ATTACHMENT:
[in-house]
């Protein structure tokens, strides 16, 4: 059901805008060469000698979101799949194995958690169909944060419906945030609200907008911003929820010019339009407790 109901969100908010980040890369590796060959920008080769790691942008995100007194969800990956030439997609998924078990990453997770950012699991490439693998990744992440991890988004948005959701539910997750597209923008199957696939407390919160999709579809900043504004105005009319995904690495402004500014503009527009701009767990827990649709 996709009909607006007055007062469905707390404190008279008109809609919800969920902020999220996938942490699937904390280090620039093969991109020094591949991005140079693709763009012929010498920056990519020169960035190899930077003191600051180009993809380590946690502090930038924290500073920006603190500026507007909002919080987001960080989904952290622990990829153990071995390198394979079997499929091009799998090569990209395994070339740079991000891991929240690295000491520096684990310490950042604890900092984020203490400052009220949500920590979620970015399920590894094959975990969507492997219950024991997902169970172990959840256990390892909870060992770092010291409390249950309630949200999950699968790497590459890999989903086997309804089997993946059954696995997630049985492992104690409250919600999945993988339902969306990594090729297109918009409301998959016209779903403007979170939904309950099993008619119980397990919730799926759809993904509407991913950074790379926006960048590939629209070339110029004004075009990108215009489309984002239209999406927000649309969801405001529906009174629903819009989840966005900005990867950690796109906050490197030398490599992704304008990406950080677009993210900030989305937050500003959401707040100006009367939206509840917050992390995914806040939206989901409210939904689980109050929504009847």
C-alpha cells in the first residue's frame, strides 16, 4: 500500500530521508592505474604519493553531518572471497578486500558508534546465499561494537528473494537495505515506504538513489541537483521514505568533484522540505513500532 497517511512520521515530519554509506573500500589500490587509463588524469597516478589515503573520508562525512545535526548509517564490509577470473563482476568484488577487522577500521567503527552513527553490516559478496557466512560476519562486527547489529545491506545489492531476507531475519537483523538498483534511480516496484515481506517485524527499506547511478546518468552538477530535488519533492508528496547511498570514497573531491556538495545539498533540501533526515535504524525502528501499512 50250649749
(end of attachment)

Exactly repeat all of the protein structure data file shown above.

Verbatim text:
[in-house]
């Protein structure tokens, strides 16, 4: 059901805008060469000698979101799949194995958690169909944060419906945030609200907008911003929820010019339009407790 109901969100908010980040890369590796060959920008080769790691942008995100007194969800990956030439997609998924078990990453997770950012699991490439693998990744992440991890988004948005959701539910997750597209923008199957696939407390919160999709579809900043504004105005009319995904690495402004500014503009527009701009767990827990649709 996709009909607006007055007062469905707390404190008279008109809609919800969920902020999220996938942490699937904390280090620039093969991109020094591949991005140079693709763009012929010498920056990519020169960035190899930077003191600051180009993809380590946690502090930038924290500073920006603190500026507007909002919080987001960080989904952290622990990829153990071995390198394979079997499929091009799998090569990209395994070339740079991000891991929240690295000491520096684990310490950042604890900092984020203490400052009220949500920590979620970015399920590894094959975990969507492997219950024991997902169970172990959840256990390892909870060992770092010291409390249950309630949200999950699968790497590459890999989903086997309804089997993946059954696995997630049985492992104690409250919600999945993988339902969306990594090729297109918009409301998959016209779903403007979170939904309950099993008619119980397990919730799926759809993904509407991913950074790379926006960048590939629209070339110029004004075009990108215009489309984002239209999406927000649309969801405001529906009174629903819009989840966005900005990867950690796109906050490197030398490599992704304008990406950080677009993210900030989305937050500003959401707040100006009367939206509840917050992390995914806040939206989901409210939904689980109050929504009847």
C-alpha cells in the first residue's frame, strides 16, 4: 500500500530521508592505474604519493553531518572471497578486500558508534546465499561494537528473494537495505515506504538513489541537483521514505568533484522540505513500532 497517511512520521515530519554509506573500500589500490587509463588524469597516478589515503573520508562525512545535526548509517564490509577470473563482476568484488577487522577500521567503527552513527553490516559478496557466512560476519562486527547489529545491506545489492531476507531475519537483523538498483534511480516496484515481506517485524527499506547511478546518468552538477530535488519533492508528496547511498570514497573531491556538495545539498533540501533526515535504524525502528501499512 50250649749